. TIlE T. A. GODDARD.
York. May 5, 1882.}
ClURTER-PARTy-LIABILITY OF OwimR--:DAMAGE
to CARGO. The Owners of a chartered 'Vessel, retaining control of her navigation, are liable for injuries to a part oUhe cargo oCl,1asioned by unaccustomed and dangeraboard. ous goods subsequently
2. SAME-GENERAL SHIP-CARGO OF-LIABILITY FOR TAKING DANGEROUS GOODS. A general ship may carry such goods as are usually carried if due care is exercised in properly separating and stowing articles which might naturally injure each other; but the ship will be held to take at her peril goods known to be dangerous to merchandise previously shipped, or not usually carried in the same cargo. 3. SAME-BILL OF LADING-RECITALS IN, BINDING AS TO ExTERNAL CONDITION. The scent of camphor in teas so strong as to be readily perceived in handling ,the packages 'is an 6:»t6rnaZ mark of their condition; and the in the bill of laqing that such teas were" reeeived in good order," istherefore prima facie evidence that they were not so scented when shipped aboard. 4. CARRIER OR FORWARDER-As BA.ILEE. A carrier or forwarder of goods as bailee is not the, general agent of the owner; his is, ;0,0 indicia ,ownership or of any general authority .over the goods Elxcept sncp as is strictly incident to his, duties as carrier, and third persons dealing with him do so at th'eir peril. After delivery, pursuant to contract, to' another carrier who has notiee ,thereof. hehaa no authority subsequently to diapensll any of the conditions for safe transportation, and the sllipper will not be bound thereby.
CmRTER-PARTY':'-AuTHORITYTO RELET VEBBEL.
Where a charter-party authorizes the ch.arterer II to relet the vessel in whole or ill part," the charterer to make subcontracts of affreightment :and to sign bills of lading of goods from other ports which he may procure to be forwl'rded by oth9r be upon the chartered vessel pursuant to the charter; and thesliip will be botilld thereby from the time they are received on board with knowledge of the ifaets. Such bill of ladlug isa reiettiilg of tM·s4\p ,in part.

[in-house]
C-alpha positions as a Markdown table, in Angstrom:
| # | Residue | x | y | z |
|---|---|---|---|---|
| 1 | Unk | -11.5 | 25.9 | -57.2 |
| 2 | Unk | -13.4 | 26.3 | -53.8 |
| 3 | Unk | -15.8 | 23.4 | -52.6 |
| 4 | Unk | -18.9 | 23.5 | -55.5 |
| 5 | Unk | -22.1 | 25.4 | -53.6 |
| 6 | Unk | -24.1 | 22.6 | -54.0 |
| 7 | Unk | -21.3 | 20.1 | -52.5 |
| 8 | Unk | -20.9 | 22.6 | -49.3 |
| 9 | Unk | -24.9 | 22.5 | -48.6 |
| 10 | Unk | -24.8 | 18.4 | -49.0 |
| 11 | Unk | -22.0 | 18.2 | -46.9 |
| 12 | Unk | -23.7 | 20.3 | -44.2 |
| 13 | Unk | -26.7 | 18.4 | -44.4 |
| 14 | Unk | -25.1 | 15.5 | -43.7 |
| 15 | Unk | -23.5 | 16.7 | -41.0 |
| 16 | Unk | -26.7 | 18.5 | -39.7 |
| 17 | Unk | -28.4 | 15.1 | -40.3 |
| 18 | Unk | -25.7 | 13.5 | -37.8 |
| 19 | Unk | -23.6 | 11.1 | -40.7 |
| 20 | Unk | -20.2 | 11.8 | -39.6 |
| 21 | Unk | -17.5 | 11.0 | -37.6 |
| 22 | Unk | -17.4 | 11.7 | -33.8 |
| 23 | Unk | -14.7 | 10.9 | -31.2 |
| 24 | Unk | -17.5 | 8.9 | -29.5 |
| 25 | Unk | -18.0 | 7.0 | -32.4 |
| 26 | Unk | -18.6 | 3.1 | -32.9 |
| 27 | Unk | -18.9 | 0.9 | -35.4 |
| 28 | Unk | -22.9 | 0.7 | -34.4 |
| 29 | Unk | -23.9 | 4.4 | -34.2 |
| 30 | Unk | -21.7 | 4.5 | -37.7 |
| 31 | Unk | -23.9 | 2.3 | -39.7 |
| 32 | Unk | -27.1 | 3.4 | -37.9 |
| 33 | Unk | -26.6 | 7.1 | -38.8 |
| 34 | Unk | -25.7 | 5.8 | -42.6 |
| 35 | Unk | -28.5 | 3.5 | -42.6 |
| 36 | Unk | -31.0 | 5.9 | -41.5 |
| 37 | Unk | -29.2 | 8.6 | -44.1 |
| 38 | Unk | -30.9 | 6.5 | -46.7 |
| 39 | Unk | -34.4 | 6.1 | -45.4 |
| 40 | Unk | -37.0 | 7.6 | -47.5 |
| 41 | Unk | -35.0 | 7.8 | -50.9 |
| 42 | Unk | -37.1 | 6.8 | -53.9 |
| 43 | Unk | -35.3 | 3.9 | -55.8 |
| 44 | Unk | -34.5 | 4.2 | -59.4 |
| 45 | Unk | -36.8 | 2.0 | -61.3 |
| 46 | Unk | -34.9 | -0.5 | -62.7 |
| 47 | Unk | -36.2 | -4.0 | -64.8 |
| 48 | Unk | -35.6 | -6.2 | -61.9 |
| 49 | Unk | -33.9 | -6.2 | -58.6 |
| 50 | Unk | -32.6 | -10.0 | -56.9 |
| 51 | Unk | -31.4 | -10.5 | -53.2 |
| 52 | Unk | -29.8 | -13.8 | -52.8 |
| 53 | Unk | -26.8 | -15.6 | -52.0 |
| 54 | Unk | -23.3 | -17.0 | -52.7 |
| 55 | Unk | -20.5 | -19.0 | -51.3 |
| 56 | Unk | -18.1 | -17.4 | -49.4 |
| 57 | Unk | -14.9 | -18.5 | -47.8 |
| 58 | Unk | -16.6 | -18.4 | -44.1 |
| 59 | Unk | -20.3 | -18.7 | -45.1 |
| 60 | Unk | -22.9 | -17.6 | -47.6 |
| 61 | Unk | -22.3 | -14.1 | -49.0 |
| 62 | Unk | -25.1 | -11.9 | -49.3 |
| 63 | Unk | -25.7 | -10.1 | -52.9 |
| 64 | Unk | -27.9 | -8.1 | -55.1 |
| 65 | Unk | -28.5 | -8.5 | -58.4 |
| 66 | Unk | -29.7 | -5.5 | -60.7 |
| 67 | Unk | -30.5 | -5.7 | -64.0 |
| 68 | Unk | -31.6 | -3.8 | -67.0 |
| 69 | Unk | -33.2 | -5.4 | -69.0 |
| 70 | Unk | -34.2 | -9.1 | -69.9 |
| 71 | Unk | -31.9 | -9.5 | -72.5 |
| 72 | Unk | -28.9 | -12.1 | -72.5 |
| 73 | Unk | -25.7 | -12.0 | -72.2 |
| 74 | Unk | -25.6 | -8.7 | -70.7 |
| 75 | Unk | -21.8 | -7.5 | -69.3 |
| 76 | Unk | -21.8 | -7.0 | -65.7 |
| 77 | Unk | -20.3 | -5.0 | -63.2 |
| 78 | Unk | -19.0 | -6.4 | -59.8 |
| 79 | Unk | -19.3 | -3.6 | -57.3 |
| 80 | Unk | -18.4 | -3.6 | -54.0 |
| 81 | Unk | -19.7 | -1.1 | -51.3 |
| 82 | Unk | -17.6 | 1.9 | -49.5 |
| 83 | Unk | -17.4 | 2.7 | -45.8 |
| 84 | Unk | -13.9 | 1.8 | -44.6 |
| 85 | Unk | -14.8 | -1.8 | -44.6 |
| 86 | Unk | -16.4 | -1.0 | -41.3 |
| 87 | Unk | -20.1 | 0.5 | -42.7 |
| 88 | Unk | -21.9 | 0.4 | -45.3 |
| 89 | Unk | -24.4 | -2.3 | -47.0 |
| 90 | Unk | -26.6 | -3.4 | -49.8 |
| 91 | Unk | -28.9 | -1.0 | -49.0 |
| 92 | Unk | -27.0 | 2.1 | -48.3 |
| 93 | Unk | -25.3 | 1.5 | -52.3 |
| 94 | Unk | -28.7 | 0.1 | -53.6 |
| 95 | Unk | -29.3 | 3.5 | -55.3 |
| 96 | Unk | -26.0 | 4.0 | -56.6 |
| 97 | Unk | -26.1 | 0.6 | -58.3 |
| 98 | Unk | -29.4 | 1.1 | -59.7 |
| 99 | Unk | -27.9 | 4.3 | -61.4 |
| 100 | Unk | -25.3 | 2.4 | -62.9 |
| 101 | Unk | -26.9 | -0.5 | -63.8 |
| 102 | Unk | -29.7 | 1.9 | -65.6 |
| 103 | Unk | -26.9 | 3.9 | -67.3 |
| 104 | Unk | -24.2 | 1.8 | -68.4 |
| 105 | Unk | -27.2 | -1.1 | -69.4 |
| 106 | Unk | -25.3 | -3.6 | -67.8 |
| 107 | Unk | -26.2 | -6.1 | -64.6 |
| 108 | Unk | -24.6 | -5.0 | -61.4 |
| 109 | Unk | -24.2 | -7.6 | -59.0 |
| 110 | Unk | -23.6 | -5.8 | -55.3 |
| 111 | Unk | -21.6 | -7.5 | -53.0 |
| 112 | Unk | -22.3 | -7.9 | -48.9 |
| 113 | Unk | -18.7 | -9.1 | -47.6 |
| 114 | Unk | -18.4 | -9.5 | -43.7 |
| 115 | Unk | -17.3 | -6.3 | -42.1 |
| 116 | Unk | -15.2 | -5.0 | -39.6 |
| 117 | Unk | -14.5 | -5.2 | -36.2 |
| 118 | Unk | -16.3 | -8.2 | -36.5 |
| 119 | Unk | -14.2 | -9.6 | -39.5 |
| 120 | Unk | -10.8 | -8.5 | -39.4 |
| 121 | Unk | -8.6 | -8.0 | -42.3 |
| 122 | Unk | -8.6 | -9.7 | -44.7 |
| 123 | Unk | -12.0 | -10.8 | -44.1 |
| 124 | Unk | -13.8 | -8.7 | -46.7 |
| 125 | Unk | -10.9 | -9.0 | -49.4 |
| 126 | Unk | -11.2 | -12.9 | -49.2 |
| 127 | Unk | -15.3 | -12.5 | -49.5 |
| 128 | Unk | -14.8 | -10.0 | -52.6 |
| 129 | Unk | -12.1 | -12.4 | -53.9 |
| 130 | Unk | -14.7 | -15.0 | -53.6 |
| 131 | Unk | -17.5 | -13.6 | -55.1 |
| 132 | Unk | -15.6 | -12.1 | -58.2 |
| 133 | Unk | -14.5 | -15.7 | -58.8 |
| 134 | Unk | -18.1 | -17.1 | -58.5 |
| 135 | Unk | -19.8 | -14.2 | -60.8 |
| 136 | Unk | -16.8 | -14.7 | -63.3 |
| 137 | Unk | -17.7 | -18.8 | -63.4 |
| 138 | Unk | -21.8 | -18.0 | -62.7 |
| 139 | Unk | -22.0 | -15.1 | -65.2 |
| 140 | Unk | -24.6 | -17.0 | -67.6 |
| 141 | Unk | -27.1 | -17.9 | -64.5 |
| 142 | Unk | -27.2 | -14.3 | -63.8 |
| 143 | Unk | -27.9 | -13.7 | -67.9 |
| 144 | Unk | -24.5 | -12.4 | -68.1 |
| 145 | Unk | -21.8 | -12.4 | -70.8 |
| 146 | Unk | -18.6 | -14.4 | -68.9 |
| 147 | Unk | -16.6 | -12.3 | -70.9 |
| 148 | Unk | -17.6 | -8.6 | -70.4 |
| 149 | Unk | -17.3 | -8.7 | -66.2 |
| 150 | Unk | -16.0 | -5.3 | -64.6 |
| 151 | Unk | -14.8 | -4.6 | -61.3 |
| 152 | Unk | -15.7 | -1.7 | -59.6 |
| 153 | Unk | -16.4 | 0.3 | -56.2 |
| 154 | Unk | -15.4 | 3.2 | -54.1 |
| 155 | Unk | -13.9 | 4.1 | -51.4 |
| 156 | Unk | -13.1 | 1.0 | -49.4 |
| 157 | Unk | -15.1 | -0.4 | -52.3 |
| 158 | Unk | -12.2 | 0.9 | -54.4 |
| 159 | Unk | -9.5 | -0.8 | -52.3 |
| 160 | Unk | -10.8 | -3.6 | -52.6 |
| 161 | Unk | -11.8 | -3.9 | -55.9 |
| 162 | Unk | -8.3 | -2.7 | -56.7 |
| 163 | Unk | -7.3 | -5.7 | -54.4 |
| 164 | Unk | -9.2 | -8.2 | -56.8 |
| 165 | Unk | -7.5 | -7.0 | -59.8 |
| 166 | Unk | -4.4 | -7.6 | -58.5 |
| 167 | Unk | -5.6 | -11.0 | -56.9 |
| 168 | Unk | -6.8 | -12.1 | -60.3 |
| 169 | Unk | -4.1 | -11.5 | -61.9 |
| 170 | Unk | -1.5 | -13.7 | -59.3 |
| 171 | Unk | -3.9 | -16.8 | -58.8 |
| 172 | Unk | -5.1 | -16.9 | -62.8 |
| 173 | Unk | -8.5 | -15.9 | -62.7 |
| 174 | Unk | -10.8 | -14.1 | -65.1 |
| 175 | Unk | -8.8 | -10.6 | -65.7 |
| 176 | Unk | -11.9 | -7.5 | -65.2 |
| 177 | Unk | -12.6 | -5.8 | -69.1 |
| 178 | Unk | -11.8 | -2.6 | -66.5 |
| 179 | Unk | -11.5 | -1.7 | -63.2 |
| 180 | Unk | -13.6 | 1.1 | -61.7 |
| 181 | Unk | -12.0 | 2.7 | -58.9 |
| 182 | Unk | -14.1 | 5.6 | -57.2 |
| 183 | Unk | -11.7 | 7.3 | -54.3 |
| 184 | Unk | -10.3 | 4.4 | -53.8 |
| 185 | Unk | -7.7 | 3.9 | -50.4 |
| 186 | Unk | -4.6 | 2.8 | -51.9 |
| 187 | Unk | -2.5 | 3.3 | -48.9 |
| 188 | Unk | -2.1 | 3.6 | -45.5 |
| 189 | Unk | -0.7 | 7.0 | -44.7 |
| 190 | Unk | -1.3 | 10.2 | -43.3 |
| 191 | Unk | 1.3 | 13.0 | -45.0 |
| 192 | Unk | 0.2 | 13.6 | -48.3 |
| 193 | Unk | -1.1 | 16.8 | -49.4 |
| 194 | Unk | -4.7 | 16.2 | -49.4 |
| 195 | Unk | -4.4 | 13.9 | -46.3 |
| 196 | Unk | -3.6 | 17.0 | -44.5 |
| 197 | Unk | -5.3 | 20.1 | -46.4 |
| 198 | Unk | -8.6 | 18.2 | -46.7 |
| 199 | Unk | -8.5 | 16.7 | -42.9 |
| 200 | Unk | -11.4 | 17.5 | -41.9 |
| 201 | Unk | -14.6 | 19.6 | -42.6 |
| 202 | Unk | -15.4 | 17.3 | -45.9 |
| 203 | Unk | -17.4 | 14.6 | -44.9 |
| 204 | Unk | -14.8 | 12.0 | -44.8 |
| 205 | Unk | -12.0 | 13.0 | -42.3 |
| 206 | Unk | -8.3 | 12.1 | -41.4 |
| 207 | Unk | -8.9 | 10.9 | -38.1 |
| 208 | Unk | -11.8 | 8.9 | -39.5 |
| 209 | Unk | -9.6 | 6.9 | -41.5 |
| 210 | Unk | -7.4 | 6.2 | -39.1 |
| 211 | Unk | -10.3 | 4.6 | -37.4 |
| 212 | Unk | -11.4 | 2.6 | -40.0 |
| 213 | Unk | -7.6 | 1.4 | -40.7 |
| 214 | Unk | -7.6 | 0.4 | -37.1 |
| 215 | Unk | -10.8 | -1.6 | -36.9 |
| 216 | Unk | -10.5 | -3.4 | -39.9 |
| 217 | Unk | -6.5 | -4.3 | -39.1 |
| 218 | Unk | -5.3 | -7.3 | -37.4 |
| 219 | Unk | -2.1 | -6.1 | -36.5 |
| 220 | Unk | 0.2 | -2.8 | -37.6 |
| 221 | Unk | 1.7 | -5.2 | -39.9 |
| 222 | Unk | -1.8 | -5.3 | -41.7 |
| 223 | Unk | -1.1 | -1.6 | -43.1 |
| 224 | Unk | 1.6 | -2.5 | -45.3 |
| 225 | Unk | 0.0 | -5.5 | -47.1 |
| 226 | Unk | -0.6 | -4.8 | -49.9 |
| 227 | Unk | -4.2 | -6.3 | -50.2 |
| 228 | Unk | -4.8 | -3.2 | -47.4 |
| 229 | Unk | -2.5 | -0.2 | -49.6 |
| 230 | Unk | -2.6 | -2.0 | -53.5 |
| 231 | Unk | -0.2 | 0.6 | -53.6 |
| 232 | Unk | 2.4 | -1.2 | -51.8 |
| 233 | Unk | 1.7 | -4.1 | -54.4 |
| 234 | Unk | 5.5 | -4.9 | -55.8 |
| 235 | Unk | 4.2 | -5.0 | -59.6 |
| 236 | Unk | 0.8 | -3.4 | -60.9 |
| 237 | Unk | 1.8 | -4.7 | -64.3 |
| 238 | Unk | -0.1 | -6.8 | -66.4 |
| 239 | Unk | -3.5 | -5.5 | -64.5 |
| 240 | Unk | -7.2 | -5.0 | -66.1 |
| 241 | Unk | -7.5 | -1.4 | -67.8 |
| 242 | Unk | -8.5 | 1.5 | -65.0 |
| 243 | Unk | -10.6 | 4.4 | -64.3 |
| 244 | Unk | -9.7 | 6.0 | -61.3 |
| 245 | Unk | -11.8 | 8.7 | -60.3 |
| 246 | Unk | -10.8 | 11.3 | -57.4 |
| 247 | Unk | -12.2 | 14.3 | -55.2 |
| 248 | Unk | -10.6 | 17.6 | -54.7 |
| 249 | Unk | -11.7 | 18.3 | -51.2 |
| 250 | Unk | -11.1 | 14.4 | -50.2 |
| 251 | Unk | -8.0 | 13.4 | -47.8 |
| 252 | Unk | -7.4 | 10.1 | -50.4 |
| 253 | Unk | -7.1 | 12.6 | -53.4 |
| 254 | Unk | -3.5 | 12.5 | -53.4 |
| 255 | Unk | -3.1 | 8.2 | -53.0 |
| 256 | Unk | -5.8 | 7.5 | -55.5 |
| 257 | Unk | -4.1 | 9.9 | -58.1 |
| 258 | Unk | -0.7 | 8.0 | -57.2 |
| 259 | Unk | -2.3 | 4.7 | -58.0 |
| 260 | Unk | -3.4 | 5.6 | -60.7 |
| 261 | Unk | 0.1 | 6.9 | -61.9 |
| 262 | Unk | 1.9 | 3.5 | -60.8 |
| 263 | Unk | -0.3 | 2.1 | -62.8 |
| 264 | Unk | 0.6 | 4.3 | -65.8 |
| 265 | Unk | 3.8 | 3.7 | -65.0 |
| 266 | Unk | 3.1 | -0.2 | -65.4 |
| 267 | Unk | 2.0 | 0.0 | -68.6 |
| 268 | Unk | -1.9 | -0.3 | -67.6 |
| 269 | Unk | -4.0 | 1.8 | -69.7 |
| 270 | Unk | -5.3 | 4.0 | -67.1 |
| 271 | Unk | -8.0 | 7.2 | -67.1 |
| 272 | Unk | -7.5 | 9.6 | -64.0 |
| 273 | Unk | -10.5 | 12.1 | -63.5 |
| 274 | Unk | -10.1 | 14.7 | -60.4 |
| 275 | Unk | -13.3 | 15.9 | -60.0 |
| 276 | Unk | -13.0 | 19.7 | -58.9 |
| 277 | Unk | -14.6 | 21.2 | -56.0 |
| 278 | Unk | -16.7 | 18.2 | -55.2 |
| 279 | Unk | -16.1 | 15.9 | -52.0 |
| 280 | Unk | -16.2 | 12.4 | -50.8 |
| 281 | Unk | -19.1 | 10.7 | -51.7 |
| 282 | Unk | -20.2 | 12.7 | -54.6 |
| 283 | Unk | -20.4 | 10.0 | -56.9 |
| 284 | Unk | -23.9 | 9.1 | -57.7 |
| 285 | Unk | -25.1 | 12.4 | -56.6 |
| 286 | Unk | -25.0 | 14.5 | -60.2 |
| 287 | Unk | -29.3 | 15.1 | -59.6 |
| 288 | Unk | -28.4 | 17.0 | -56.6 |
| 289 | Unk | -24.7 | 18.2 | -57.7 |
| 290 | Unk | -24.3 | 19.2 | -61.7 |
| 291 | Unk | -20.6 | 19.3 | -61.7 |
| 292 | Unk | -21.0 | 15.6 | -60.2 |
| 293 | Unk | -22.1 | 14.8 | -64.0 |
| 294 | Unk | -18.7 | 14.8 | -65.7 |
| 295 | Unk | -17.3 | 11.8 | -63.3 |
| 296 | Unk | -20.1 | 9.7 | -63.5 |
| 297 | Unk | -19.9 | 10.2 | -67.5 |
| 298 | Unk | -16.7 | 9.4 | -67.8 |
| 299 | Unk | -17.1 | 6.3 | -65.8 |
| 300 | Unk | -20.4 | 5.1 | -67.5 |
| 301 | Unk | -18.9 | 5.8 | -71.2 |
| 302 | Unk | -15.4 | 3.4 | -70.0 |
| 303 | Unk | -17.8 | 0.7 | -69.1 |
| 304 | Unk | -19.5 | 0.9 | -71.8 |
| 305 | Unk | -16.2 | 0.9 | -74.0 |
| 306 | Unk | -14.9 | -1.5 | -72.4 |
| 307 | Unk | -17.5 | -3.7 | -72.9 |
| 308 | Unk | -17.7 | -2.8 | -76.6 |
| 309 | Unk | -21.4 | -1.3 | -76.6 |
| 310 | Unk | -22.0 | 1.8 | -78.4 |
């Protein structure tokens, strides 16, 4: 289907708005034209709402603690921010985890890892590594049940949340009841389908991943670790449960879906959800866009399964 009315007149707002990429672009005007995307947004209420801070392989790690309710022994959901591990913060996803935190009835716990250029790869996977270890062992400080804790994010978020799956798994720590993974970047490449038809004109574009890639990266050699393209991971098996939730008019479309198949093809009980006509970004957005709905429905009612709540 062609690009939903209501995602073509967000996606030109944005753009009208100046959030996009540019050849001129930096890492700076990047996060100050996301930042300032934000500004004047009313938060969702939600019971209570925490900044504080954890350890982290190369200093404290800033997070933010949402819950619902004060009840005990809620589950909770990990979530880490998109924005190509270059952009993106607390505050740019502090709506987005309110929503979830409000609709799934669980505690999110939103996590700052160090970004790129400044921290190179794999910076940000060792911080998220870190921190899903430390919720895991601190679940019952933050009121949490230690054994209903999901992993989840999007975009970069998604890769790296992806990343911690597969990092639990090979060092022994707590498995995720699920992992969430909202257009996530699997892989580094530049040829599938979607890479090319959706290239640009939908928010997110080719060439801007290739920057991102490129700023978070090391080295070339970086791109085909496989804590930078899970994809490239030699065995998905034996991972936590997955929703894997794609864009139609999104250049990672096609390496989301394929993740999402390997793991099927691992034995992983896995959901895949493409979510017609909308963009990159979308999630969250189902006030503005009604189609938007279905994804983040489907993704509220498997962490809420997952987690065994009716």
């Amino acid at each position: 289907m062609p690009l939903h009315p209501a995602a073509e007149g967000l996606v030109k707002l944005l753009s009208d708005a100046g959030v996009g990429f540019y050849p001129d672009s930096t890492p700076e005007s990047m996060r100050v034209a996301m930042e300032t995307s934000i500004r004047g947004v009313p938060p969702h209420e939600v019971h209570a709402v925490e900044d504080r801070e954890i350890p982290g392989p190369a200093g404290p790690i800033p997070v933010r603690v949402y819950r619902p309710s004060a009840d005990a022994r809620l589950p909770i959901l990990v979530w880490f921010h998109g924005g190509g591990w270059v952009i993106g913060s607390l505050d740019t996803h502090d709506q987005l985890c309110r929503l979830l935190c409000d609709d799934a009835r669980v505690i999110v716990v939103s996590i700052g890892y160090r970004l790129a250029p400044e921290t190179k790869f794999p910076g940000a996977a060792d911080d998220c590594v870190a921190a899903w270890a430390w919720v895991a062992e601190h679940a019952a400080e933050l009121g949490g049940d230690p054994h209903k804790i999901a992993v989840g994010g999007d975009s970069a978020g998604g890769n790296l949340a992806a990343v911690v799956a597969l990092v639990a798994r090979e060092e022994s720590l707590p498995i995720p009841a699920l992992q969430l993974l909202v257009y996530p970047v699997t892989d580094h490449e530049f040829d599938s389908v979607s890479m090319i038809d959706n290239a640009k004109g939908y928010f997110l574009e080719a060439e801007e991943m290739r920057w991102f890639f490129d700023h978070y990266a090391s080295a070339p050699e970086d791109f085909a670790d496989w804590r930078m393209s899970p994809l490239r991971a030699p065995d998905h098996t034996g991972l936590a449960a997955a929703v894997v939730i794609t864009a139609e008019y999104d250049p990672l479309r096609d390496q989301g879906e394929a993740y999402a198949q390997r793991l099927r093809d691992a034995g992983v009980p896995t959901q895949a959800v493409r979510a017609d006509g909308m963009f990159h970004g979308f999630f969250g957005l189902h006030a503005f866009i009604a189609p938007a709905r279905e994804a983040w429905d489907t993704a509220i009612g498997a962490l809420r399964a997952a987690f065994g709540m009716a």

RIGHTS. . . CIU.RGEMJL]ll.WITH KNOwr,EDGEOJ' SIIIPI'IilBS' .. . . .
Where R. & Co. chartered the bark T. A. G. under such a charter-party for a voyage from Hong Kong to New York, and thereafter procured teas to be Ihipped by P. & Co. at }<'oochow on board the steamer 0" to be carried to Hong Kong, and there transhipped on board the T. A. G., and thereafter carried to Ncw York, for which a bill of lading was accordingly given at Foochow for the whole voyage, signed by H. & Co. and the master of the steamer upon terms in conformity with the charter-party, and the teas were afterwards duly transhipped on board the T. A. G. lit Hong Kong, and the master gave a bill of lading therefor to R. & Co. which recited the amount of the freight as "through rate from Foochow," and the master thereafter took eamphor aboard at the of R. & Co., being dangerous goods and unaccustomed to be taken with teas, by which the teas were damaged during the voyage to New York, held, that the master was chargeable with knowledge of the shippers' rights Rnd that the bark was liable in rein for the damage to the teas, and that. the request of R. & Co. to take the camphor aboard was no defencc._